Meera White ’18 is also on the Earlham program this semester. White is interning at Ochoa Elementary School and the Gloo Factory in Tucson. At the elementary school, White works to connect students with the school’s community garden.

“My job is to help with the kids, do plantings with them, talk about how gardens work,” White said. “We discuss the environment, food systems, how things grow.”

The elementary school, which White said primarily teaches a Latino/Mexican-American population, was recently stripped of an important portion of its funding. “The school was recently stripped of their magnet school funding because they had too many Latino students,” White said.

Because Tucson is still subject to desegregation-era state laws, schools with any racial majority are technically deemed segregated, according to White. Because the school is more than 70 percent Latino, it technically does not meet diversity goals prescribed by an Arizona court in 2015.

The Gloo Factory, the other organization Meera works with, makes advertisement materials like posters, buttons, t-shirts and stickers for social justice and not-for-profit organizations. The Gloo Factory strives to help grassroots organizations in Tucson and beyond, according to White, and makes products for both No More Deaths and Coalición de Derechos Humanos.

White and Farr arrived in Tucson on Jan. 10, so they witnessed what the border was like before and after the inauguration of President Donald Trump. Both agree that they have seen the effects of Trump’s policies.

“Two Saturdays ago, when I was in Nogales at the Comedor, we all noticed it was a very busy day,” Farr said. “There were a lot of people there from Nevada and Utah where there were massive deportation raids. It is clear that deportation is increasing. ere were a lot of childhood arrivals.”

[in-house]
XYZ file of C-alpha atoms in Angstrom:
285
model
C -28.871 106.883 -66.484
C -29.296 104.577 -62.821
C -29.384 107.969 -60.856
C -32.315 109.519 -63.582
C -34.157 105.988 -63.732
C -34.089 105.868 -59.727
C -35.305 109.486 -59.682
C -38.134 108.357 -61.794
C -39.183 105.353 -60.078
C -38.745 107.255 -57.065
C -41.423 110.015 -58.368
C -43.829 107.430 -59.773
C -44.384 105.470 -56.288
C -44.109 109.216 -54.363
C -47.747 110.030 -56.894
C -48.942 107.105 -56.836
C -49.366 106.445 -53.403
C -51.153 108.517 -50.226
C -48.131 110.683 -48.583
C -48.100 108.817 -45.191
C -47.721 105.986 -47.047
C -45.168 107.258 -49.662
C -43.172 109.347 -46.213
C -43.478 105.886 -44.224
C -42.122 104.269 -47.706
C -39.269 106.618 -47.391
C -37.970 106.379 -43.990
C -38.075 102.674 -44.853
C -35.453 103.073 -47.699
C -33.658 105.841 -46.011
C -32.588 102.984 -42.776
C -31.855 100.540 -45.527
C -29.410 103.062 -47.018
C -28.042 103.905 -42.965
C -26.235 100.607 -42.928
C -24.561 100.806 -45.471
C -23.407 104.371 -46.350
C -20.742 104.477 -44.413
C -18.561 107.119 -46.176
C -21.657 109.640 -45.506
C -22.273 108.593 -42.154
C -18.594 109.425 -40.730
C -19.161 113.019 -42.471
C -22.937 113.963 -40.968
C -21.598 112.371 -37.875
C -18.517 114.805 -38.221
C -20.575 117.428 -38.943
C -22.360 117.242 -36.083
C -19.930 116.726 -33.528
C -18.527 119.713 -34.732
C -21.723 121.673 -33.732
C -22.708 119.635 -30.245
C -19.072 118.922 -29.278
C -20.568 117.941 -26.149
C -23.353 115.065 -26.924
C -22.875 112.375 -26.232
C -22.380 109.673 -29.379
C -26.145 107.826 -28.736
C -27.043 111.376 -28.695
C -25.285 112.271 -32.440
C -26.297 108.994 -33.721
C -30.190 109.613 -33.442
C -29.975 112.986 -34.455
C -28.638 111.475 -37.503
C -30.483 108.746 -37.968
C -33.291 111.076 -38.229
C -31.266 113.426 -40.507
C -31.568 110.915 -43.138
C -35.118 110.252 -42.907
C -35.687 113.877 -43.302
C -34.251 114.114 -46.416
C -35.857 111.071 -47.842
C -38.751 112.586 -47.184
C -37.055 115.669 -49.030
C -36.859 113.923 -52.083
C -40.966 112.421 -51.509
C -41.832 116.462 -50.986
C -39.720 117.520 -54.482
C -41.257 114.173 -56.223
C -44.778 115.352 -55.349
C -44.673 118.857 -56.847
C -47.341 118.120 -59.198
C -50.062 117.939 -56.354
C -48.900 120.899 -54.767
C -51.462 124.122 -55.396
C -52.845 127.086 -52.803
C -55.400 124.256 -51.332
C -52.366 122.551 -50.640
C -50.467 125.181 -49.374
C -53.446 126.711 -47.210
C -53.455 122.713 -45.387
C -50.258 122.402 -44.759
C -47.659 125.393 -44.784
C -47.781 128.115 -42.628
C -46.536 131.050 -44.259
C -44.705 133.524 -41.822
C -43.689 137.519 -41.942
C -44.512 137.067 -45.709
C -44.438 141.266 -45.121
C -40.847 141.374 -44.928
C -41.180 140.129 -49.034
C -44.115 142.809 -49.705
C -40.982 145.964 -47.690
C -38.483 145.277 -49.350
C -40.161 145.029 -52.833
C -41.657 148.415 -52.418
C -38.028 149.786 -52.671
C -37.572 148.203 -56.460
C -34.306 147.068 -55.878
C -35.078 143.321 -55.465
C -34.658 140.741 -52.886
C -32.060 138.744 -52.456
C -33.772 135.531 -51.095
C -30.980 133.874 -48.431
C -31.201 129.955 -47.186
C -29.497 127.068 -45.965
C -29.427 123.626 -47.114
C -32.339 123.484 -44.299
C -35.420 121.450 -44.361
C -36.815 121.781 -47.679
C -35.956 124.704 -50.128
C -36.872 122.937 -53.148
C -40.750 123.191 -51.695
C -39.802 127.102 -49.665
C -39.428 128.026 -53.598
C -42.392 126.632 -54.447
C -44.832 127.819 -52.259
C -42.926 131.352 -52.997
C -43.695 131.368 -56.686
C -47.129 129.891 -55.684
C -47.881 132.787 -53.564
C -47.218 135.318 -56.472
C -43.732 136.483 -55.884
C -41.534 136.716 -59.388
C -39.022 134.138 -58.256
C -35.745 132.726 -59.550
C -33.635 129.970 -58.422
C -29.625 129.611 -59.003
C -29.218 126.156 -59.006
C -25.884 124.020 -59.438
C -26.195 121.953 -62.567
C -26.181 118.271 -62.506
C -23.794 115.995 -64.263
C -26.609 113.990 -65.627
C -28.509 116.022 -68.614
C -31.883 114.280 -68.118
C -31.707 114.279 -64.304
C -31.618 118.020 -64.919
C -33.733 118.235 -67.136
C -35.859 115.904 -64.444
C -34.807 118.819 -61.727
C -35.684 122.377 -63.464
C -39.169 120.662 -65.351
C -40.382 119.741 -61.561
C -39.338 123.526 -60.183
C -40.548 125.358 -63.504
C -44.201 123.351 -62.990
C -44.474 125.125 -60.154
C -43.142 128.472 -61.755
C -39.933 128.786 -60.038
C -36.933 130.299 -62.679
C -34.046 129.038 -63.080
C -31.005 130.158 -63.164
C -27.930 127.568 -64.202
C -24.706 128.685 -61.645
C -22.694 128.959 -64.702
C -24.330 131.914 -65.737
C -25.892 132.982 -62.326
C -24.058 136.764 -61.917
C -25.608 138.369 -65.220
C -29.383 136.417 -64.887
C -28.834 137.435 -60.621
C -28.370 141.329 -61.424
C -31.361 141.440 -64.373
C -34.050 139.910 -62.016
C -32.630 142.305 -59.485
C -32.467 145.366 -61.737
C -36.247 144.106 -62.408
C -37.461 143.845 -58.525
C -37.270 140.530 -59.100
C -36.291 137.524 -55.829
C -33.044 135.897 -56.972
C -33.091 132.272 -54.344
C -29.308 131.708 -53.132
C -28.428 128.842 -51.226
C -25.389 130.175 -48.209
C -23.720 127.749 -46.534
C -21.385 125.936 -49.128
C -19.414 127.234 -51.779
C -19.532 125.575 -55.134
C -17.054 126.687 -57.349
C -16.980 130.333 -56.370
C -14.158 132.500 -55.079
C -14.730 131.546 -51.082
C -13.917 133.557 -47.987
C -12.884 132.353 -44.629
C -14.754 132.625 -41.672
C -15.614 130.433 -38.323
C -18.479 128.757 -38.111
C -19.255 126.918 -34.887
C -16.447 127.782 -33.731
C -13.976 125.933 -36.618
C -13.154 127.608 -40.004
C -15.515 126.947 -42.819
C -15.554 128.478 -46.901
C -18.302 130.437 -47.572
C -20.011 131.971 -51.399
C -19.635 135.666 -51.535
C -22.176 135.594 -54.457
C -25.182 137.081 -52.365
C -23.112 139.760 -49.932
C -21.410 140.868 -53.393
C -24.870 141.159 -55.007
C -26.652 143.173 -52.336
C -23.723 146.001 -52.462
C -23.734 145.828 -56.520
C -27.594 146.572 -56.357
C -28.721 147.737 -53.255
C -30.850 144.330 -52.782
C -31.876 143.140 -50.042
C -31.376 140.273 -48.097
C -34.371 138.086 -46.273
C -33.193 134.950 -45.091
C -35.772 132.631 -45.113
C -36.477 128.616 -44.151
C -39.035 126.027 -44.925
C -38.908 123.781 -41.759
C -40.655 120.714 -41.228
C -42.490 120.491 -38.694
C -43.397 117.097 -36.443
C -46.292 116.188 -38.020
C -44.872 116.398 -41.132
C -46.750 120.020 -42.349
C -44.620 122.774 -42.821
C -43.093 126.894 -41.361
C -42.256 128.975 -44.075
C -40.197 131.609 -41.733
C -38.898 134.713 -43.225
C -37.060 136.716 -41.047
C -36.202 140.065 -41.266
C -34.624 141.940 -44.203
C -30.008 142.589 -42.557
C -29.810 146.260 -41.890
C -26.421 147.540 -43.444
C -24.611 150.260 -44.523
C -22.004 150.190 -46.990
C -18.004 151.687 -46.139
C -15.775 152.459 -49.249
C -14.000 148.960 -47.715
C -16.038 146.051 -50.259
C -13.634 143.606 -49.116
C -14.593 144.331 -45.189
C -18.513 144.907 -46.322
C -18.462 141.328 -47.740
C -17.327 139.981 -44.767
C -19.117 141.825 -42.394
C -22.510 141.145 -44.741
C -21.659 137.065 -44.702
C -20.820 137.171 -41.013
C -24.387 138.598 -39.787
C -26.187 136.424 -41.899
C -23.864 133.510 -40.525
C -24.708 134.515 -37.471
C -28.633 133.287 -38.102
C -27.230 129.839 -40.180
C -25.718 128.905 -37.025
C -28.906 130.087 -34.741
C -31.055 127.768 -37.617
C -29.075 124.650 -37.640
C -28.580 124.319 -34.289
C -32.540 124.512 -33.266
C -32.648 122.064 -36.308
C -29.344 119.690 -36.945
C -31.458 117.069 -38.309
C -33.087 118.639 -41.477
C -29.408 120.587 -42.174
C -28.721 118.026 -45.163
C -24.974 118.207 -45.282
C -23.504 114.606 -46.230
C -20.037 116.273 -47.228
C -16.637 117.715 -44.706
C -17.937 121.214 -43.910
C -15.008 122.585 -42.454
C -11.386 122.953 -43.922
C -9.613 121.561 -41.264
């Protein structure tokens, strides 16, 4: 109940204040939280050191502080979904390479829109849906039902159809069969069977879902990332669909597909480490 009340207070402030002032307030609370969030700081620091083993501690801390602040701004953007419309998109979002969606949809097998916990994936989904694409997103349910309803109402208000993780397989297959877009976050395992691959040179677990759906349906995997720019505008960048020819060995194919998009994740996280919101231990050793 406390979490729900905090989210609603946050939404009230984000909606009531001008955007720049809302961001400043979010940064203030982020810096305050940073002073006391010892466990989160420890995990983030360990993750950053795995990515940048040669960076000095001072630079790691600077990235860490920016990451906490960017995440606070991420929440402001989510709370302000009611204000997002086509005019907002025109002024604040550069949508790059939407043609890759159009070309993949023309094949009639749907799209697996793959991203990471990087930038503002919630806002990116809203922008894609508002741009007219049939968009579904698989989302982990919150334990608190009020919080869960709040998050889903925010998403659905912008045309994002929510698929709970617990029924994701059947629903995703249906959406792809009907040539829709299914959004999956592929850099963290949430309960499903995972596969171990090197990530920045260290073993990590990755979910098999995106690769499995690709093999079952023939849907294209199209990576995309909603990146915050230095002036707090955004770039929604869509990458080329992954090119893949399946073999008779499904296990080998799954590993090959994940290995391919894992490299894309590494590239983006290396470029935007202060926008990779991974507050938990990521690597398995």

However, according to Farr, it is important to remember that “there is already a wall.”

“The Comedor is always busy. I noticed intensification, but it has been bad for a long time.”

One of the moments in which White realized how “pressing the issues really are” came when a community member recently joined White’s Spanish class to facilitate the lesson. e presenter wound up discussing anxieties about Trump’s presidency.

The speaker was previously protected under the Deferred Action for Childhood Arrivals, but feared that Trump would overturn this policy soon. “Trump could sign something to revoke those privileges and rights and deport those individuals,” White said. “Being here, there’s no way you can ignore that there are people right now facing life-or-death consequences for the actions of a few.”

Farr and White expressed how desperate and overwhelming the situation at the border can be, but they also agreed they have witnessed great resistance and bravery.

“Every day, I am moved by the resilience of undocumented people living and fighting here,” Farr said.

Farr and White conducted the interview for this article from a park in Tucson. “Right now, I’m watching a man play with his child,” White said. “There is joy here and people are thriving, people are surviving.”